And now that these boards are in place you can see how that bevel on the front will come in handy. Instead of having a hard 90 corner, it will drop to a point for a foot or hand entering the front of the unit. 

Now that the base is done, let’s move on to making the body of the unit. I started by cutting all the boards needed to make up one side. For this entire portion I went with Western Red Cedar as my material choice. I chose this wood because not only is it a beautiful wood, but it has natural weather and rot resistant qualities that make it a top choice for any outdoor project. Plus I love how extremely light weight it is.

After getting my pieces for two sides cut, I started assembling them. I’m using Titebond III on all the joints in this build because it’s waterproof and of course this will be housed outside.

Once I attached the front and the cross members, I attached the back. There was a small gap when I went to attach the second cross member, and this is from the 2×4 being just slightly warped. To fix this I used clamp to draw it in flush to that cross member before I sank a few screws. You can always pull a measurement to make sure these are getting attached square, but I instead used my speed square.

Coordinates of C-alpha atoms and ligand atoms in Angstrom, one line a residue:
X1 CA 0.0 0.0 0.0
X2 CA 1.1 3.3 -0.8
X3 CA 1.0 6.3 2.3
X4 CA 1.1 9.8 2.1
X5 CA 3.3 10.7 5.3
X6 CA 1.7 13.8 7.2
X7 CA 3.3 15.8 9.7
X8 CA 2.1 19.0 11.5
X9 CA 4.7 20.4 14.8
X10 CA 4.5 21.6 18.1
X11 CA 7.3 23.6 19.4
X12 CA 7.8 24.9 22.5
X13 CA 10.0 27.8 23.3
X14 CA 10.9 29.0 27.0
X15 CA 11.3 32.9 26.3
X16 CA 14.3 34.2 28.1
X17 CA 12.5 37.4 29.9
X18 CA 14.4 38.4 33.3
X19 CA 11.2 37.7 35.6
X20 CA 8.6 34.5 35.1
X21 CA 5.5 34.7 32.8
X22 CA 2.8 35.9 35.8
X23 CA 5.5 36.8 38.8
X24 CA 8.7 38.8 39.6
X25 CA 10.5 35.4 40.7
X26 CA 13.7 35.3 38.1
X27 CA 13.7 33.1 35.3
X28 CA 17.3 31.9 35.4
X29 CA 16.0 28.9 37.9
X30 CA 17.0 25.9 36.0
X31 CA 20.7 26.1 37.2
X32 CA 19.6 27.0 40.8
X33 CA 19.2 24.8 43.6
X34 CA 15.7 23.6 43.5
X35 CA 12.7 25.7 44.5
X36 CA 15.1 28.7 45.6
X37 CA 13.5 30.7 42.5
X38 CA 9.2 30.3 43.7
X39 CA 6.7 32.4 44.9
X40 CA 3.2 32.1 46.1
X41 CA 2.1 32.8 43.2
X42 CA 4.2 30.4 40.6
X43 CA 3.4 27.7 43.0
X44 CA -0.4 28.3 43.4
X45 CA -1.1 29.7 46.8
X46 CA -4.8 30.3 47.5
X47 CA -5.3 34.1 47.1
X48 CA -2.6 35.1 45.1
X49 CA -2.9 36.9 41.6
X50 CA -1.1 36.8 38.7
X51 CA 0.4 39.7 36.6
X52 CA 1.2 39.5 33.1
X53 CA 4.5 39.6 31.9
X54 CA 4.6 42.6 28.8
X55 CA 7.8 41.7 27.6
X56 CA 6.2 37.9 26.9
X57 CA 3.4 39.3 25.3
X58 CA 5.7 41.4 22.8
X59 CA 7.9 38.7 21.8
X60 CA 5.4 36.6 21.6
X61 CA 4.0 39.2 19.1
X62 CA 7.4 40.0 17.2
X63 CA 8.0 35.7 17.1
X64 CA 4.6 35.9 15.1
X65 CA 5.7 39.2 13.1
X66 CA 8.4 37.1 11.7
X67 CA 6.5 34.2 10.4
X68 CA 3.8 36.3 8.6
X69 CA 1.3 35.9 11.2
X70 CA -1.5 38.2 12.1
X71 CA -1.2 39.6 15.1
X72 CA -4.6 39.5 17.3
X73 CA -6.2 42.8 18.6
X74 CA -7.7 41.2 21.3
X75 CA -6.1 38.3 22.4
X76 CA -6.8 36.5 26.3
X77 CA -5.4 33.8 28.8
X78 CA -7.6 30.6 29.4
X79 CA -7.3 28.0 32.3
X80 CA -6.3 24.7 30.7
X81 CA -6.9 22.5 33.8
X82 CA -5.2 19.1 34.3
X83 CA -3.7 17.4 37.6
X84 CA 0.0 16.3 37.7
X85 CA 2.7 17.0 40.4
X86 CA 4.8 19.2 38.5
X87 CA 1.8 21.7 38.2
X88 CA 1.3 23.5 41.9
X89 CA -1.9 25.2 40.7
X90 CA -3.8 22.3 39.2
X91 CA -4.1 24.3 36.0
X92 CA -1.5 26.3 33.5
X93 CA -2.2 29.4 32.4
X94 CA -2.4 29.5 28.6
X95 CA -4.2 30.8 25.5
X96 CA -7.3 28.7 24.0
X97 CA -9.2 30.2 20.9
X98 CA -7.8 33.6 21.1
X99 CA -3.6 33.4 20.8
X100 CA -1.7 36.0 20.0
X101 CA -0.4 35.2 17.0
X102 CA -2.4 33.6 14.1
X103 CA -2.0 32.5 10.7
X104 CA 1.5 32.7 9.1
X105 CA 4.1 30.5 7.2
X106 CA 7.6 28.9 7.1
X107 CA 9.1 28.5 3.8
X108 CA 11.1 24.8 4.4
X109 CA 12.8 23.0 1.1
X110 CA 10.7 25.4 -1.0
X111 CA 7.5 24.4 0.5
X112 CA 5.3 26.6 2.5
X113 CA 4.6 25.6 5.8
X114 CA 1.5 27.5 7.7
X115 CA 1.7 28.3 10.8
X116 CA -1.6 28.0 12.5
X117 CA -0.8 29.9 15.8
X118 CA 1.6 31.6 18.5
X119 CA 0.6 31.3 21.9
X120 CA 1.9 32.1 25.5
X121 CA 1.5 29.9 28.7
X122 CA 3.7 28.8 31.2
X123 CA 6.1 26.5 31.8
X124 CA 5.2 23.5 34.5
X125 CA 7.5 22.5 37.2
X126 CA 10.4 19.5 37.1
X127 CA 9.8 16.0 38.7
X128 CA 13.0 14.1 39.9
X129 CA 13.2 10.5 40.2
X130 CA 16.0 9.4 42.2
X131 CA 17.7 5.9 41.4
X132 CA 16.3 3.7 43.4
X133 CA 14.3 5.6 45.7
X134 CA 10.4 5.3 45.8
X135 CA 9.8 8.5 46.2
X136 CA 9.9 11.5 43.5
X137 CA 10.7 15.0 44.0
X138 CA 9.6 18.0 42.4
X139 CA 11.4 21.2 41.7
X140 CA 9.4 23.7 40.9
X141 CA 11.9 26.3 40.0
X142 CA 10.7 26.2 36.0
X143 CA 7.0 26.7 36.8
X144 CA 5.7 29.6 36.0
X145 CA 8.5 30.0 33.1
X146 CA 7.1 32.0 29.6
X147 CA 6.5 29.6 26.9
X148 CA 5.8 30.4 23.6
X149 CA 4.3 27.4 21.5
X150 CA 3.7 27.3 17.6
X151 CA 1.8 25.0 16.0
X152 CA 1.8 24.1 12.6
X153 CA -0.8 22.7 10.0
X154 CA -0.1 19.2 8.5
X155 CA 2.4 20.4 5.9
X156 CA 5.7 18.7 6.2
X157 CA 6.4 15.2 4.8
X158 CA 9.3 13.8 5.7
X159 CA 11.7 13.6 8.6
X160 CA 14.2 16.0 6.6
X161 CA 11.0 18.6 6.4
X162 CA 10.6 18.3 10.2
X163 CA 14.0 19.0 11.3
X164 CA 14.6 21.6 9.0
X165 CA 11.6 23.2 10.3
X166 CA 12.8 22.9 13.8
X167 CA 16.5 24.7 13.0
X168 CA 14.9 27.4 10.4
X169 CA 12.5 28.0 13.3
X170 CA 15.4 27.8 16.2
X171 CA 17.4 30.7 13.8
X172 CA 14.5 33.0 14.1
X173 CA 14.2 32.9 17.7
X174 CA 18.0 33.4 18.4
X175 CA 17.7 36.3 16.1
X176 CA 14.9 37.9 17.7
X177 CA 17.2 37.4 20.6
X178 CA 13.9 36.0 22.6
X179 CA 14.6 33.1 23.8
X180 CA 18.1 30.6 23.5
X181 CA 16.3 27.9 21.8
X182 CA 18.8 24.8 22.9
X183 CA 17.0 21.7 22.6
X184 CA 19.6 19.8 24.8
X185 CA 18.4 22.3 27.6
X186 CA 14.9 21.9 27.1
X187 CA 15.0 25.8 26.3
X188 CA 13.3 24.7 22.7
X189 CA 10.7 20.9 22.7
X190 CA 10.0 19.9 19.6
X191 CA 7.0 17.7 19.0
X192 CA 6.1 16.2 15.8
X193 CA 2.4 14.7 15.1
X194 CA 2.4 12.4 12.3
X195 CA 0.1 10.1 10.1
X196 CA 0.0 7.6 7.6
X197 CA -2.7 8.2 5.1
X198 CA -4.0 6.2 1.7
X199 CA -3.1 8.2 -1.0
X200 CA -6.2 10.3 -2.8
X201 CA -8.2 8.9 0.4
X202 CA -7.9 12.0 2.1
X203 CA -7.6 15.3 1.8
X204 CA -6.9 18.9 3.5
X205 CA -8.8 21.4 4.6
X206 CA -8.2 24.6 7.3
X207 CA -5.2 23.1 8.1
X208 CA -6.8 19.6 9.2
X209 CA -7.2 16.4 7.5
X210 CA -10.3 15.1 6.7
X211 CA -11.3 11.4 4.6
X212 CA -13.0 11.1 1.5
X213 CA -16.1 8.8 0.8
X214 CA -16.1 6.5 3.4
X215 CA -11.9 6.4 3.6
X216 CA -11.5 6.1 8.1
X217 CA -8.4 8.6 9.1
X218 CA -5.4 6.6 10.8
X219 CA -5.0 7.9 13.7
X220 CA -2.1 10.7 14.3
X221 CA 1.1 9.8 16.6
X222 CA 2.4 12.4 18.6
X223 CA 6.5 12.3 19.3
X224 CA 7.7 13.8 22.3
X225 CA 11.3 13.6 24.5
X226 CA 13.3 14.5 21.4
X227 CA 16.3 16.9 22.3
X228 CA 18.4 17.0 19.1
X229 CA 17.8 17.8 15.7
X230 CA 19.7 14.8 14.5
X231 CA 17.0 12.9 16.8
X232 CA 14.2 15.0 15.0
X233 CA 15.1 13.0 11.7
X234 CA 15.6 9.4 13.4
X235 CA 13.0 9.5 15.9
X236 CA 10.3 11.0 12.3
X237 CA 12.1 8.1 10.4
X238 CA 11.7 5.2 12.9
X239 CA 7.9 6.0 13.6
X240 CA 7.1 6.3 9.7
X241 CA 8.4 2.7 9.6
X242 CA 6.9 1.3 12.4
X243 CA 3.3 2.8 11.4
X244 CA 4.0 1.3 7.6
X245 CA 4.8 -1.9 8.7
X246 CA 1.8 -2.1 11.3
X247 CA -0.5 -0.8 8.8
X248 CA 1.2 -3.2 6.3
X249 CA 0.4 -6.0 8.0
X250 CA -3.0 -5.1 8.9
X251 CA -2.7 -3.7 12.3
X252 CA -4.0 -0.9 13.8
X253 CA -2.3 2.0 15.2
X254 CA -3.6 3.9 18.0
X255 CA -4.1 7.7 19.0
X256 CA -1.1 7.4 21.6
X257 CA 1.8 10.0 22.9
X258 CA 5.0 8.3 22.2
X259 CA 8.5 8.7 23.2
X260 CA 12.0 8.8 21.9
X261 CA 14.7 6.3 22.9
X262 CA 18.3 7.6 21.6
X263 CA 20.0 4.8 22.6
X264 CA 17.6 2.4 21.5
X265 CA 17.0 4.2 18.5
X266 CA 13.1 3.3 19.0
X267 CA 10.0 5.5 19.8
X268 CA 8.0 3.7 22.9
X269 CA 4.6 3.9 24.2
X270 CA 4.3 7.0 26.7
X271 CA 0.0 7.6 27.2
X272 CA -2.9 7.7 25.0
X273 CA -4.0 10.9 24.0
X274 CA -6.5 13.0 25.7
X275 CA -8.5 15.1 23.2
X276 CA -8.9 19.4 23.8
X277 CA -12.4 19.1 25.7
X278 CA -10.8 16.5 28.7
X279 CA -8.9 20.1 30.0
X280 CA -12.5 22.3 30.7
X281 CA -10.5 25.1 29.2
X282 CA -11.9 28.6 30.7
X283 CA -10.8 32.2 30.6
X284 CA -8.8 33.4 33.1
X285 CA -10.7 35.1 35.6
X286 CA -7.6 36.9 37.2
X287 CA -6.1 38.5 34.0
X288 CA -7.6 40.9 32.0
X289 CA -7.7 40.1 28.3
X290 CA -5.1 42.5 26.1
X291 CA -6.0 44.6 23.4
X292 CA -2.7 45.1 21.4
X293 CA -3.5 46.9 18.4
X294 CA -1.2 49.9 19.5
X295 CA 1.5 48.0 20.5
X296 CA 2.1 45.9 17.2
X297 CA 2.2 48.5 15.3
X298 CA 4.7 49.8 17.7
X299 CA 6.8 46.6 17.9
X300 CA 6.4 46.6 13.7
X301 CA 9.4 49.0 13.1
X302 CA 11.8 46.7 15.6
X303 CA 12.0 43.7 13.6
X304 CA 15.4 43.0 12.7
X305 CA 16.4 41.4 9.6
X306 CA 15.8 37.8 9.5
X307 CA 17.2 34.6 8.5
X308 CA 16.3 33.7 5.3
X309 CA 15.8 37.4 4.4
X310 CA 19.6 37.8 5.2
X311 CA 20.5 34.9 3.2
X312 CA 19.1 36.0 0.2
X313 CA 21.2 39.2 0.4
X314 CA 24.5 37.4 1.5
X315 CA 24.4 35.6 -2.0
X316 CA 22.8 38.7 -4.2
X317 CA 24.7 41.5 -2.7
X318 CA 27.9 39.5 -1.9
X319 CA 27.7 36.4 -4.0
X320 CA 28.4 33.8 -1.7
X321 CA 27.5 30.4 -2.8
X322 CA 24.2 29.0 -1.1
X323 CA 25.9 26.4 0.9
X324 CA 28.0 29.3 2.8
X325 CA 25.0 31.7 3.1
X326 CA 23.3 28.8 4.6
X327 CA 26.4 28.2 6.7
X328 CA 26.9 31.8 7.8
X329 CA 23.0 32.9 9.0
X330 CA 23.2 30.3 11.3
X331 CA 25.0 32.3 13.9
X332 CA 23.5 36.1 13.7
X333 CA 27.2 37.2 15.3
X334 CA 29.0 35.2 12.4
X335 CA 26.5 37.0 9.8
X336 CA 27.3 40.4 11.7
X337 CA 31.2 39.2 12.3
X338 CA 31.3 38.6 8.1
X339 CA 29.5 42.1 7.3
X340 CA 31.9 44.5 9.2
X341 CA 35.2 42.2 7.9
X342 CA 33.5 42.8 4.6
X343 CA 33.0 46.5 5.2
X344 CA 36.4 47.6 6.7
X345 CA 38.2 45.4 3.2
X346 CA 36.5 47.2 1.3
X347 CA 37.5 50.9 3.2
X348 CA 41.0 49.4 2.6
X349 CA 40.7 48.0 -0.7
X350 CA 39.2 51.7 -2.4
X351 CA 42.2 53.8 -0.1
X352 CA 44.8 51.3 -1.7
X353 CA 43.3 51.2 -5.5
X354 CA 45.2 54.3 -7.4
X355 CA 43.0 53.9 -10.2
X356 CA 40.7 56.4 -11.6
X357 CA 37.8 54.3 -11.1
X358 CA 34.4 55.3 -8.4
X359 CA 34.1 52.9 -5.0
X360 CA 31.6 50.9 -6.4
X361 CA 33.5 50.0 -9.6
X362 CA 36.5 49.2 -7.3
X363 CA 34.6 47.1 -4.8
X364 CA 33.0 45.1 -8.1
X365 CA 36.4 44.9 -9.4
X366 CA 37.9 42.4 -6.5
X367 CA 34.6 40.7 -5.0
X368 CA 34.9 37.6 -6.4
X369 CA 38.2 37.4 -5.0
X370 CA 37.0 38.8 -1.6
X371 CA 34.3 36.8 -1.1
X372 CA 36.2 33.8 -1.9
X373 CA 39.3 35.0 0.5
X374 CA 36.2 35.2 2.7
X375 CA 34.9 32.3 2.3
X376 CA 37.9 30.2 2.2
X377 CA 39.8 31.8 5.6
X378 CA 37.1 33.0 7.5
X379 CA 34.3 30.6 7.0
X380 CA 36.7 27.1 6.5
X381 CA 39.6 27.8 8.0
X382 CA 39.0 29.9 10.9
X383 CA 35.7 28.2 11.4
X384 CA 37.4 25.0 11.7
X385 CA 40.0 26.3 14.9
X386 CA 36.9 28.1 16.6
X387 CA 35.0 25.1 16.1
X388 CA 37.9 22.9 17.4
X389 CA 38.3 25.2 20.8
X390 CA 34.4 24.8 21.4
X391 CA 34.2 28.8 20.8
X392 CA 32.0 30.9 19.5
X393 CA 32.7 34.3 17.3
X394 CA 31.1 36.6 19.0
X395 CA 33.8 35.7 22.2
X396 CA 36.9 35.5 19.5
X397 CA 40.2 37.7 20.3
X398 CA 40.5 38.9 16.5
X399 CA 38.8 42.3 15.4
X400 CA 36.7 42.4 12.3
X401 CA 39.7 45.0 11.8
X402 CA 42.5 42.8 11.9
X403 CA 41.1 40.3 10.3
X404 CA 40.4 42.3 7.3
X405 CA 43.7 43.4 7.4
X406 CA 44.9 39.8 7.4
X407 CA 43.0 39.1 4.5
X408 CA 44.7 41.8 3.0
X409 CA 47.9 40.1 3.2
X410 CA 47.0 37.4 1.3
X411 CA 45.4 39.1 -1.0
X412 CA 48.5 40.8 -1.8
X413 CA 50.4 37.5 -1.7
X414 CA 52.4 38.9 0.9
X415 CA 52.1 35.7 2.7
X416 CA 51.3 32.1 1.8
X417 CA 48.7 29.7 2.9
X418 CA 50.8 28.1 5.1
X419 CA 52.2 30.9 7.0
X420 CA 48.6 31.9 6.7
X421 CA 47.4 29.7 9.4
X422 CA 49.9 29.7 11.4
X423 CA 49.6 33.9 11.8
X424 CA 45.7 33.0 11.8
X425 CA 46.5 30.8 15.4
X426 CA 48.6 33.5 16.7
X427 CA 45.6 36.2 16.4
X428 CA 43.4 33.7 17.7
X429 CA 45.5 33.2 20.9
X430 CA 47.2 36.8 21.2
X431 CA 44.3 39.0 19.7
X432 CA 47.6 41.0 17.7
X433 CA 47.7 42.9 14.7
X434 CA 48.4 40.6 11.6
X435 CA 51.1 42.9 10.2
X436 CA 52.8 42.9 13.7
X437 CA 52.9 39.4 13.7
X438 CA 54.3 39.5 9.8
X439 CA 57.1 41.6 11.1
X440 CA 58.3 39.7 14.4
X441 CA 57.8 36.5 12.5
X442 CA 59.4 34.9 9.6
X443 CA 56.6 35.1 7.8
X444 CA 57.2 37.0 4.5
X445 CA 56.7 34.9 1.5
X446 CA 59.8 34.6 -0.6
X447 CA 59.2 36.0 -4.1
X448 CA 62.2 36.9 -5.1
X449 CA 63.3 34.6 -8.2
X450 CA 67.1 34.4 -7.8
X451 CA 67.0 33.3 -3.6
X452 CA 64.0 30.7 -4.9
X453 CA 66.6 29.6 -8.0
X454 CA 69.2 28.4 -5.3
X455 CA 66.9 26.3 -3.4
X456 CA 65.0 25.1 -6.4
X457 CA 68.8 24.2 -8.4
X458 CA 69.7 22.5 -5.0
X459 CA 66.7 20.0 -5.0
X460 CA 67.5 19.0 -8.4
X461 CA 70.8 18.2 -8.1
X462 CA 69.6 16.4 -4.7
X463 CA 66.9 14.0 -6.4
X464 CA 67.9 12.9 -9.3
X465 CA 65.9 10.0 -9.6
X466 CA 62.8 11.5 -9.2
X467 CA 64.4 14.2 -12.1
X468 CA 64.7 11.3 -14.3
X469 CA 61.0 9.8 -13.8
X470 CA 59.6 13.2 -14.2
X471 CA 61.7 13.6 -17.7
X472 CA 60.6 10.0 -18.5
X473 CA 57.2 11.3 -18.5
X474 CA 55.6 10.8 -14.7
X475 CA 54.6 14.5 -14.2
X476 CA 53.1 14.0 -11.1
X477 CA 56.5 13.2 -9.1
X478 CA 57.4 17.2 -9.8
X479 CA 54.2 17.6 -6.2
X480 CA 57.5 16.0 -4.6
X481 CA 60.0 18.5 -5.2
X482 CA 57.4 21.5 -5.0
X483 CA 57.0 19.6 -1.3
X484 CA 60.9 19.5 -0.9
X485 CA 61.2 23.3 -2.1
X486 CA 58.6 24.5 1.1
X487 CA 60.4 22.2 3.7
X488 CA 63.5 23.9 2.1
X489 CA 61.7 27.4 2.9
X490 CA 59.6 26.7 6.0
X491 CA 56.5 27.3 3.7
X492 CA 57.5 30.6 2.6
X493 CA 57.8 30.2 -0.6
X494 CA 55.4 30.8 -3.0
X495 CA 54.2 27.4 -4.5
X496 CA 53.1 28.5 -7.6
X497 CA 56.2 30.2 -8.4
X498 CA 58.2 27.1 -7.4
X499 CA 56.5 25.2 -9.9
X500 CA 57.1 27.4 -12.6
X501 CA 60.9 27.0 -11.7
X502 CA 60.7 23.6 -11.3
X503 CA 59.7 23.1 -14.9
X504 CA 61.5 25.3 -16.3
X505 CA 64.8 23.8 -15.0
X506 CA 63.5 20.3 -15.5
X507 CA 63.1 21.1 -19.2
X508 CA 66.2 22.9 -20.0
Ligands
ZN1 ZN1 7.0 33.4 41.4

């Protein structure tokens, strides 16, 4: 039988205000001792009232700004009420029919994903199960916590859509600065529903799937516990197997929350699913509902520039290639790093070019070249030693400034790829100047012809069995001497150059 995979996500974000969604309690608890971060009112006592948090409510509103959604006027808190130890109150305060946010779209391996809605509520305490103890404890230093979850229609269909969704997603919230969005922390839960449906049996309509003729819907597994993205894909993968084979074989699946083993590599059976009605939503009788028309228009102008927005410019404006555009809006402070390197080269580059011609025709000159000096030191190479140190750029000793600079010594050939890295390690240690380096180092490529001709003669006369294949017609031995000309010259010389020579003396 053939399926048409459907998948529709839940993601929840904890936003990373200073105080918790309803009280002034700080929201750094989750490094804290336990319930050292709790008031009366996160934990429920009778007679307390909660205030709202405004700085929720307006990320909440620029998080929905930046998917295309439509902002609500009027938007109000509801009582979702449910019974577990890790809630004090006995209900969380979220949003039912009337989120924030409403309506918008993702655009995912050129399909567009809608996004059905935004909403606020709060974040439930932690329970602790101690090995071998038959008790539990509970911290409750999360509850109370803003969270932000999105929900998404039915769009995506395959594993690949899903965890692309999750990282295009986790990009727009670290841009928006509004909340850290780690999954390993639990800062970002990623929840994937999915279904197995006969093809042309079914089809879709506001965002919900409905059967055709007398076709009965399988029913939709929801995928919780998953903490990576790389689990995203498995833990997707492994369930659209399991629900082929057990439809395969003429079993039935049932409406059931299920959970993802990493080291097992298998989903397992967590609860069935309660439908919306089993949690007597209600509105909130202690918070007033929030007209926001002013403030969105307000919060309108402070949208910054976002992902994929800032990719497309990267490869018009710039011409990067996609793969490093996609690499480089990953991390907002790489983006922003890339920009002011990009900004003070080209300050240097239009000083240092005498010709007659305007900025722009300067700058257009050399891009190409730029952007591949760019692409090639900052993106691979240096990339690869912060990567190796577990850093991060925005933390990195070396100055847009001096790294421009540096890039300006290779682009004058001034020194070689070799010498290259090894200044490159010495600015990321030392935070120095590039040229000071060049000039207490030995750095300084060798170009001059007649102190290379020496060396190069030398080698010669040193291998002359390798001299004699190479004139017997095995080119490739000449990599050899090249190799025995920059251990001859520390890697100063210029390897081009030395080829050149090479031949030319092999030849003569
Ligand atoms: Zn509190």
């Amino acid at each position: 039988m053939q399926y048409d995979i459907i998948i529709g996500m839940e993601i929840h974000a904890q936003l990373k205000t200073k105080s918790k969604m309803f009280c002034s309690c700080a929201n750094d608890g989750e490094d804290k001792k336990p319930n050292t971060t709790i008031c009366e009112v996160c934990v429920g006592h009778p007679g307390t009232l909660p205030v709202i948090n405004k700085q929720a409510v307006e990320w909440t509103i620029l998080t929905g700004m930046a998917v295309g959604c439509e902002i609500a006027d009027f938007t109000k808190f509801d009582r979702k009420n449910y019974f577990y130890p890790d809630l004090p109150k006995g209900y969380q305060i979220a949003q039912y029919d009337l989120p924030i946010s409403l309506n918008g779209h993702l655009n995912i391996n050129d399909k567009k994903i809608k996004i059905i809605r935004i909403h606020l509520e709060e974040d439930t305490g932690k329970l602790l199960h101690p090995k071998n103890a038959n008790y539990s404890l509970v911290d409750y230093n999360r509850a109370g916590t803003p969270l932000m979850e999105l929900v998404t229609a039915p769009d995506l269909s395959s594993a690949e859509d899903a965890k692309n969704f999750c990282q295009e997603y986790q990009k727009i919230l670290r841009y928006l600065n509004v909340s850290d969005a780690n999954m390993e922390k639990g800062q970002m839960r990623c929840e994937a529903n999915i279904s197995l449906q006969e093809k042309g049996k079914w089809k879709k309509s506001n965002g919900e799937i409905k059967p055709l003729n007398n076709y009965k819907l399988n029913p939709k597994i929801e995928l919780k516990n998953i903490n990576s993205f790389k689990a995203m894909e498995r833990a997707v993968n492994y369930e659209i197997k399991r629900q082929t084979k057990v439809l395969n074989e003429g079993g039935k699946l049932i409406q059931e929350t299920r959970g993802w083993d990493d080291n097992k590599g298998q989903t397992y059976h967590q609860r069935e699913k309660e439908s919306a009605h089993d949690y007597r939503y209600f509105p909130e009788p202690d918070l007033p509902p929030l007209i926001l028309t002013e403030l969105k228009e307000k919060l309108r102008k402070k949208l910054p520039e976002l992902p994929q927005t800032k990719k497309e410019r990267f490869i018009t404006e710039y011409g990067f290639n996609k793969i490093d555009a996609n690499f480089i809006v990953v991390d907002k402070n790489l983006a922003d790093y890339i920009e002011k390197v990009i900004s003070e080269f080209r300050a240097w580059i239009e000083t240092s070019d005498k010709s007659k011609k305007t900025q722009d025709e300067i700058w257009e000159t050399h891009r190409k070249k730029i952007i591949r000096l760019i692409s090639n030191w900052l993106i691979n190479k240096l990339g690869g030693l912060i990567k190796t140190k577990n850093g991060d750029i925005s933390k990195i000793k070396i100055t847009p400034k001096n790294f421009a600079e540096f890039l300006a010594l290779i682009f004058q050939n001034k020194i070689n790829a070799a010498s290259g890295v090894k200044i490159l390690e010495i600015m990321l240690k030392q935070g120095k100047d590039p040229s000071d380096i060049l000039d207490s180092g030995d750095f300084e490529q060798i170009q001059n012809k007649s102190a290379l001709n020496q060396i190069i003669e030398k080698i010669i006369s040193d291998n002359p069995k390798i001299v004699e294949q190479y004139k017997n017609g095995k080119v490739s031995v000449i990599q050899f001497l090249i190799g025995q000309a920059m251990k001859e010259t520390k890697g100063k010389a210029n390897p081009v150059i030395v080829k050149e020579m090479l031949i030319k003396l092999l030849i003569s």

I set the side down on the ground so I could next attach a second 2×4 to the back framing member. You’ll notice this one is slightly shorter and this is so I can have a shelf to attach a cross member to connect the two sides.

With those made, I next laid down some more glue and attached the two sides in their respected places. Note that this wood shed is plenty big for a Texas winter, but those of you in colder climates might need a much bigger unit. If that’s the case, you can easily keep the majority of the build the same but make the base longer, and push out the sides so you end up with the same height as this but much wider. 

Now that the sides are in their place, I moved to the top and connected them with a cross brace. And since I’m going with an angled back roof, I first ripped a bevel on this 2×4 over at my table saw so that it would match the angle of the sides.